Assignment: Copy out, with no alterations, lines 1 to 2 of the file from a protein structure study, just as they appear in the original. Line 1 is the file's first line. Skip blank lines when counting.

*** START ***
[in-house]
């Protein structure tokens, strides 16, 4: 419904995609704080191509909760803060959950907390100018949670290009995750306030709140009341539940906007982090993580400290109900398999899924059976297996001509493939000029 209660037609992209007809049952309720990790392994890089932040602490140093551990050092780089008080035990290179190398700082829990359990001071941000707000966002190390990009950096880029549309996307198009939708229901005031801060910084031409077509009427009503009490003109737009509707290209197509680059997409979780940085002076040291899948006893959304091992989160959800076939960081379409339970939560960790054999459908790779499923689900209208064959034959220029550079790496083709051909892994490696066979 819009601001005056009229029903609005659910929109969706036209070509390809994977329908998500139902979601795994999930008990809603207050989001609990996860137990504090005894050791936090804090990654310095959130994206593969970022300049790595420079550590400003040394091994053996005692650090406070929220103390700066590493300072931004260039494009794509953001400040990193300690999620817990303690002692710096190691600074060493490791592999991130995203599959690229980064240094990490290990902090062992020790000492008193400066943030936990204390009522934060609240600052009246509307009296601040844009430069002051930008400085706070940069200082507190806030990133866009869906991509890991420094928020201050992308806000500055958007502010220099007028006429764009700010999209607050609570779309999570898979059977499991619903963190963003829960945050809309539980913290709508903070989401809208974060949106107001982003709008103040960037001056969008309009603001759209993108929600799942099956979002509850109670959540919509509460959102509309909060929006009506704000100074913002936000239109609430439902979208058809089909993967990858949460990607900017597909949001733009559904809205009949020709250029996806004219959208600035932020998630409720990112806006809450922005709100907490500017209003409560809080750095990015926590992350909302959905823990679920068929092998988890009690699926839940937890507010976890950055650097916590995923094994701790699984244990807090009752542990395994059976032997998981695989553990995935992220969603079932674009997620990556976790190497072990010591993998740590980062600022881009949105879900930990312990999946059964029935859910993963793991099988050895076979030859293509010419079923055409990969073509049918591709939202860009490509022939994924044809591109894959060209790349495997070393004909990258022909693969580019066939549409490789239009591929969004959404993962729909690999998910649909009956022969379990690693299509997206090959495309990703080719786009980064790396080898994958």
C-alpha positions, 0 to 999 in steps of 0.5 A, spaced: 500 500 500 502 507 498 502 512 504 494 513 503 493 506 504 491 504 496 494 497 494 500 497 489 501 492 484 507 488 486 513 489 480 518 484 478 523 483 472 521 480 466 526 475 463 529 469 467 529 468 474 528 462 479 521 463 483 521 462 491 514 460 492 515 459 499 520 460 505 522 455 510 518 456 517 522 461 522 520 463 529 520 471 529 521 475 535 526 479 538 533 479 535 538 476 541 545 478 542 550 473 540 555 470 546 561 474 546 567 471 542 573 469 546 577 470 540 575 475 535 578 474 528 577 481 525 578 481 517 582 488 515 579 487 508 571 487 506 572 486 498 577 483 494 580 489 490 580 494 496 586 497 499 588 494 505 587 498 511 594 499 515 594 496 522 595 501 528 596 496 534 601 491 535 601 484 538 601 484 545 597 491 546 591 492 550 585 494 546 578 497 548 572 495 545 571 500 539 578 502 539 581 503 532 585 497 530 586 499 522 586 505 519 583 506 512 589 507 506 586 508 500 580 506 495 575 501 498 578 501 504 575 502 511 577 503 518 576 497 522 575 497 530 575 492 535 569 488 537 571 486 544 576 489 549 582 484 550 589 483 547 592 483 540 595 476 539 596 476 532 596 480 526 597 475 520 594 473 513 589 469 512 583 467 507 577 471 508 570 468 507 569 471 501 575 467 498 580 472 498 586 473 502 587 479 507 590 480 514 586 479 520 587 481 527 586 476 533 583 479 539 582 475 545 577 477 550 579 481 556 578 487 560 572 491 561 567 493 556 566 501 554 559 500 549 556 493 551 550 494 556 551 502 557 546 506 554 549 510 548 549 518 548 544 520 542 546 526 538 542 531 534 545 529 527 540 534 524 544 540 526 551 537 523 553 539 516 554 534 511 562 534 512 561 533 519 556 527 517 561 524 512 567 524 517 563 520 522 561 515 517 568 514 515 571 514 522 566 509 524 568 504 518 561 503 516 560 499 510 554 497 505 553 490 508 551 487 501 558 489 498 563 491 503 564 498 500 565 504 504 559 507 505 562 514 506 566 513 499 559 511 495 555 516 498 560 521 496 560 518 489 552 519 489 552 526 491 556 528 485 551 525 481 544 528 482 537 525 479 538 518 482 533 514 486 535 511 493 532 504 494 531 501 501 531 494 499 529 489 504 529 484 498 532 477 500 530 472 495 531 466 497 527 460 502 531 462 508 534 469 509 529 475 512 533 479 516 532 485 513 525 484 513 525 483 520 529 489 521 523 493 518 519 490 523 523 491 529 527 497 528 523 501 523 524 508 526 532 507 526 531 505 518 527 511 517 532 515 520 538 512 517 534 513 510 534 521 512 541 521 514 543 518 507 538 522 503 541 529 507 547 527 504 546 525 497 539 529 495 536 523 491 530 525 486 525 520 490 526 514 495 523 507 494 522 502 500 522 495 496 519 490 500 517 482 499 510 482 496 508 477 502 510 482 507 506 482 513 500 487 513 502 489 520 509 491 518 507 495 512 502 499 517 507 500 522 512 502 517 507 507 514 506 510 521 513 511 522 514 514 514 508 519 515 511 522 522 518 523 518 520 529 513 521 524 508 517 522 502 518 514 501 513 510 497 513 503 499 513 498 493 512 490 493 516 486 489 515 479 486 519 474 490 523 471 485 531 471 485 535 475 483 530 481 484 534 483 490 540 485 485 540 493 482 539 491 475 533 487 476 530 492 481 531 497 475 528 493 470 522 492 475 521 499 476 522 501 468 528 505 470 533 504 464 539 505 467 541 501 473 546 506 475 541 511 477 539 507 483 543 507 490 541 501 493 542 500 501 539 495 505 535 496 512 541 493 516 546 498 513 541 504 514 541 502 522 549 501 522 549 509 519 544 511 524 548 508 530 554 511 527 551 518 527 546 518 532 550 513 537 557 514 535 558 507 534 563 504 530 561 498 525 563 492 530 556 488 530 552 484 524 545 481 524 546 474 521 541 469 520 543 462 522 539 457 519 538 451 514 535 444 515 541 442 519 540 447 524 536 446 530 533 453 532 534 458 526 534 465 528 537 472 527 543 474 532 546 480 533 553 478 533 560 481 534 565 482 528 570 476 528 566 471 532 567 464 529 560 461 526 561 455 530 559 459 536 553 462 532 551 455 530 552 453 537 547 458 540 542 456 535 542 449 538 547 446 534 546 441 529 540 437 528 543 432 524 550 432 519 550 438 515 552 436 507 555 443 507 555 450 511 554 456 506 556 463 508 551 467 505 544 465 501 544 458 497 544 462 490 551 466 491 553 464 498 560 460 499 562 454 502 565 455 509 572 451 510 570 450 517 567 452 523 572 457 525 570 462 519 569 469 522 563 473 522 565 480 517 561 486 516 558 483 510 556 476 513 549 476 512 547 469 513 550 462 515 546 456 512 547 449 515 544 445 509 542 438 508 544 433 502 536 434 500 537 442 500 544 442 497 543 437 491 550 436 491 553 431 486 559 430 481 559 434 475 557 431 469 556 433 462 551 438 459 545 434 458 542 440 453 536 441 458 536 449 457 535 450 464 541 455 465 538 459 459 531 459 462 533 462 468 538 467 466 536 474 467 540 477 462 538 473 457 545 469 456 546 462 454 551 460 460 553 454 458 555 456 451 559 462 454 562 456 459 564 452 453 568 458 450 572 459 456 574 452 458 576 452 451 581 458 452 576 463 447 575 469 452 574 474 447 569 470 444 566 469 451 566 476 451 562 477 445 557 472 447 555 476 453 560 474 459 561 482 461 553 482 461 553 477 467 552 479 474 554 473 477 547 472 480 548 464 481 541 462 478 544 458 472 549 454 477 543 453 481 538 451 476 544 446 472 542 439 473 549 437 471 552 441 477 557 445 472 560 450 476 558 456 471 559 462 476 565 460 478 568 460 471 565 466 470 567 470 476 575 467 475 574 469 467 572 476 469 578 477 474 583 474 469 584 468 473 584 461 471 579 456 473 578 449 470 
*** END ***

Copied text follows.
[in-house]
């Protein structure tokens, strides 16, 4: 419904995609704080191509909760803060959950907390100018949670290009995750306030709140009341539940906007982090993580400290109900398999899924059976297996001509493939000029 209660037609992209007809049952309720990790392994890089932040602490140093551990050092780089008080035990290179190398700082829990359990001071941000707000966002190390990009950096880029549309996307198009939708229901005031801060910084031409077509009427009503009490003109737009509707290209197509680059997409979780940085002076040291899948006893959304091992989160959800076939960081379409339970939560960790054999459908790779499923689900209208064959034959220029550079790496083709051909892994490696066979 819009601001005056009229029903609005659910929109969706036209070509390809994977329908998500139902979601795994999930008990809603207050989001609990996860137990504090005894050791936090804090990654310095959130994206593969970022300049790595420079550590400003040394091994053996005692650090406070929220103390700066590493300072931004260039494009794509953001400040990193300690999620817990303690002692710096190691600074060493490791592999991130995203599959690229980064240094990490290990902090062992020790000492008193400066943030936990204390009522934060609240600052009246509307009296601040844009430069002051930008400085706070940069200082507190806030990133866009869906991509890991420094928020201050992308806000500055958007502010220099007028006429764009700010999209607050609570779309999570898979059977499991619903963190963003829960945050809309539980913290709508903070989401809208974060949106107001982003709008103040960037001056969008309009603001759209993108929600799942099956979002509850109670959540919509509460959102509309909060929006009506704000100074913002936000239109609430439902979208058809089909993967990858949460990607900017597909949001733009559904809205009949020709250029996806004219959208600035932020998630409720990112806006809450922005709100907490500017209003409560809080750095990015926590992350909302959905823990679920068929092998988890009690699926839940937890507010976890950055650097916590995923094994701790699984244990807090009752542990395994059976032997998981695989553990995935992220969603079932674009997620990556976790190497072990010591993998740590980062600022881009949105879900930990312990999946059964029935859910993963793991099988050895076979030859293509010419079923055409990969073509049918591709939202860009490509022939994924044809591109894959060209790349495997070393004909990258022909693969580019066939549409490789239009591929969004959404993962729909690999998910649909009956022969379990690693299509997206090959495309990703080719786009980064790396080898994958």